The resilience of the diversified services group was enabled by the company’s widespread portfolio of businesses.
Bidvest owns a vast array of businesses that span diversified services like car dealerships, airlines, toilet hire, banks, real estate, food services and information technology. Now the diversified services or conglomerate business model is no longer in vogue.
It is outmoded and yet since 1988 Bidvest has grown from being a fledgling pet foods dealer to one of the largest companies listed on the Johannesburg Stock Exchange on the back of the same model. This diversified services model has given it the strength to withstand the shocks from the pandemic and also to weather the adverse economy in its home country and abroad. The company has made a resounding comeback.
Bidvest has gained a worthy reputation for being a value accretive investment for shareholders over the years. Its blue-chip status is well deserved, it has returned 18% in capital gains to its investors over the last year and 45% over the last 5 years. This diversified services group known as Bidvest should be on every savvy investor’s radar and watch list!
Conglomerate companies are no longer fashionable.
Nowadays the buzzword in corporate lingo is the focus. Not diversity but focus. Conglomerates were fashionable once upon a time. In the United States in the 1960s it was in vogue for large companies to diversify their operations away from their core competencies to other unrelated businesses. This strategy was aimed at halting the slowdown in earnings by buying other businesses whose earnings were vibrant.
The US company which made it cool to be a conglomerate was ITT in the 1960s which was led by Harold Geneen a celebrated US businessman. He was chief executive of the company which would because a formidable telecoms group but at that time it was a stodgy conglomerate with a coterie of businesses.
According to a leading British tabloid in the 1960s:
“Over the ensuing decade Geneen purchased over 300 companies operating in over 60 different countries. There was no rationale to these purchases, no common thread, other than that of profit. Sheraton hotels, Avis car hire, Continental Baking, were all tucked away in ITT’s roomy locker.”
Harold Geneen was celebrated for his success in managing a company with so many moving parts. Conglomerate companies are in every country in the world from first world countries to those in less developed parts of the world. In the Philippines, a mention of the name Ayallah recalls one of the largest conglomerate companies in that country which is run by family patriarch Jaime Augusto Zobel de Ayallah.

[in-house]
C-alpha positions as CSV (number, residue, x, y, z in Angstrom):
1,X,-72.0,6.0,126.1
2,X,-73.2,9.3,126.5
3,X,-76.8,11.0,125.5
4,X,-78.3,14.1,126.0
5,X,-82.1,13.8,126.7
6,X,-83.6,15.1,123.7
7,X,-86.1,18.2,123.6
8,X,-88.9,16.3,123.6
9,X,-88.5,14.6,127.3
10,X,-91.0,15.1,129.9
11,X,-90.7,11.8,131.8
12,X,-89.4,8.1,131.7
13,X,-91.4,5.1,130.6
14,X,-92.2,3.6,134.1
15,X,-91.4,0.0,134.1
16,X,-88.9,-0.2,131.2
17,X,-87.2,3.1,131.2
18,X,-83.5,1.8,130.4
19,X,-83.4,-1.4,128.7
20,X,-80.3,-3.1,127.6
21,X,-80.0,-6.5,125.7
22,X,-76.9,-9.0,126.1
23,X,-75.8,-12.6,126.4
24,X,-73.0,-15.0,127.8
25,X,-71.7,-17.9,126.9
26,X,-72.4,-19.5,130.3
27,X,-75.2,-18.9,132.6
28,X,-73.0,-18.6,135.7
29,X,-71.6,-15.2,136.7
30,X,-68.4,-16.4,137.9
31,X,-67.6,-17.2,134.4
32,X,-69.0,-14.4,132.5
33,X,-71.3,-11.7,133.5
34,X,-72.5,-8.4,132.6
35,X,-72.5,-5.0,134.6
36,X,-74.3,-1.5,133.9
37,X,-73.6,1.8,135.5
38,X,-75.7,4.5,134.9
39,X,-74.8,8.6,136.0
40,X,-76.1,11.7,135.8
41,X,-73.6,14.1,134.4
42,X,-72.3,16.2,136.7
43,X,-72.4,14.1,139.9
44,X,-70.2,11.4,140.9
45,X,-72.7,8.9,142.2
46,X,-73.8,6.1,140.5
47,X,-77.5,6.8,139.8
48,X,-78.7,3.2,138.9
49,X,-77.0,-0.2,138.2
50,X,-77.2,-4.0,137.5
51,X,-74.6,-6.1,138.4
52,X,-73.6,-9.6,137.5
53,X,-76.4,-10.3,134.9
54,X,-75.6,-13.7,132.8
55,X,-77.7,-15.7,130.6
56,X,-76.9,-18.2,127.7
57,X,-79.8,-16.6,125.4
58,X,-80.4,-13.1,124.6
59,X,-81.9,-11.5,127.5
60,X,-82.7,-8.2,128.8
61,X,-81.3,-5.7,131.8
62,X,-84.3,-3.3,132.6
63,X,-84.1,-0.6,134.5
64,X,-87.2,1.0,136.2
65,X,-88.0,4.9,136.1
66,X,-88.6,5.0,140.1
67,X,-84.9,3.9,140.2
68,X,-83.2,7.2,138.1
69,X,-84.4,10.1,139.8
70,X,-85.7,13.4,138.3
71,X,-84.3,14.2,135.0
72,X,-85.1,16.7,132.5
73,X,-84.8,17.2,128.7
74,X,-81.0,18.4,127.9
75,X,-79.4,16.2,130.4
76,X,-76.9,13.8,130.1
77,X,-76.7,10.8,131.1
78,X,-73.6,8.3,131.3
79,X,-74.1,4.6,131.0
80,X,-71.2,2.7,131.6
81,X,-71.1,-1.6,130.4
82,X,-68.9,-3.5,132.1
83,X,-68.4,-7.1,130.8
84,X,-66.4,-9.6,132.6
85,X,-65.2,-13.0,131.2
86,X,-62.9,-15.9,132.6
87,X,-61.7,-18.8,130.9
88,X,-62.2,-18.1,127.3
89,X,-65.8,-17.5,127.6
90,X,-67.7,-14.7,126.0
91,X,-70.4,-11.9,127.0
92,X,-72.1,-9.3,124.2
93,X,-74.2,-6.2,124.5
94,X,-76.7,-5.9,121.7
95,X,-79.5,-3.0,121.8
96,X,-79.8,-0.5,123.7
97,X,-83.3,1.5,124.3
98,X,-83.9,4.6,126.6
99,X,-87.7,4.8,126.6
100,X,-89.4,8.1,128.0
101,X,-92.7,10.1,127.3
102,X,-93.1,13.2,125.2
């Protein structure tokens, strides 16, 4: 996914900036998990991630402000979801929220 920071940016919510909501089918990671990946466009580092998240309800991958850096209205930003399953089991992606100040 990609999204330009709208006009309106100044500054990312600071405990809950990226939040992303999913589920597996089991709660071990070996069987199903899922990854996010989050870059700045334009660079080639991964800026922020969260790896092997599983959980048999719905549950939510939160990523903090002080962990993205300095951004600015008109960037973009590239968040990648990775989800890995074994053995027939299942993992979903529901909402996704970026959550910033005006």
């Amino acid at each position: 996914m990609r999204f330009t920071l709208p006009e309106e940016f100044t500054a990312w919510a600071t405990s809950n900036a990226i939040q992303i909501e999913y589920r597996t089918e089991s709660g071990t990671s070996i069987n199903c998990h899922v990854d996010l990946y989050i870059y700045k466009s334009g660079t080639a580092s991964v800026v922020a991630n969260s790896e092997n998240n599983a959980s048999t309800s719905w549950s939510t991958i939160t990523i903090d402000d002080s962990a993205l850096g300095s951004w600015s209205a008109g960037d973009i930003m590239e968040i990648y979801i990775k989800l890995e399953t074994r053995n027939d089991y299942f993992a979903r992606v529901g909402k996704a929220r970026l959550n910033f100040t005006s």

The company is a massive collection of diverse businesses operating in every sphere of the economy. In Columbia, the Santo Domingo family owns the largest conglomerates which exerts great influence over the economy. In Zimbabwe, any mention of the name Shingi Mutasa and TA Holdings immediately recalls a conglomerate company whose interests ranged from fertilizer manufacturing, fuel service stations, real estate, financial services, and hotels.
Now Brian Joffe and the Bidvest Group are arguably modern South Africa’s equivalent to Harold Geneen and ITT. Brian Joffe is a business magnate and entrepreneur extraordinaire.
He is a Jewish man whose mother had preferred that he become a medical doctor to be an accountant. He initially pursued his mother’s dream but quickly dropped out of medical school. He then began reading for an accountancy degree and graduated from Wits University.
He and a partner started a pet foods business and made a success of it. Joffe sold the business and made US$ 1 million from his interest. He moved to the United States and spent a considerable amount of time there playing golf. He then returned to South Africa and started Bidvest in 1988.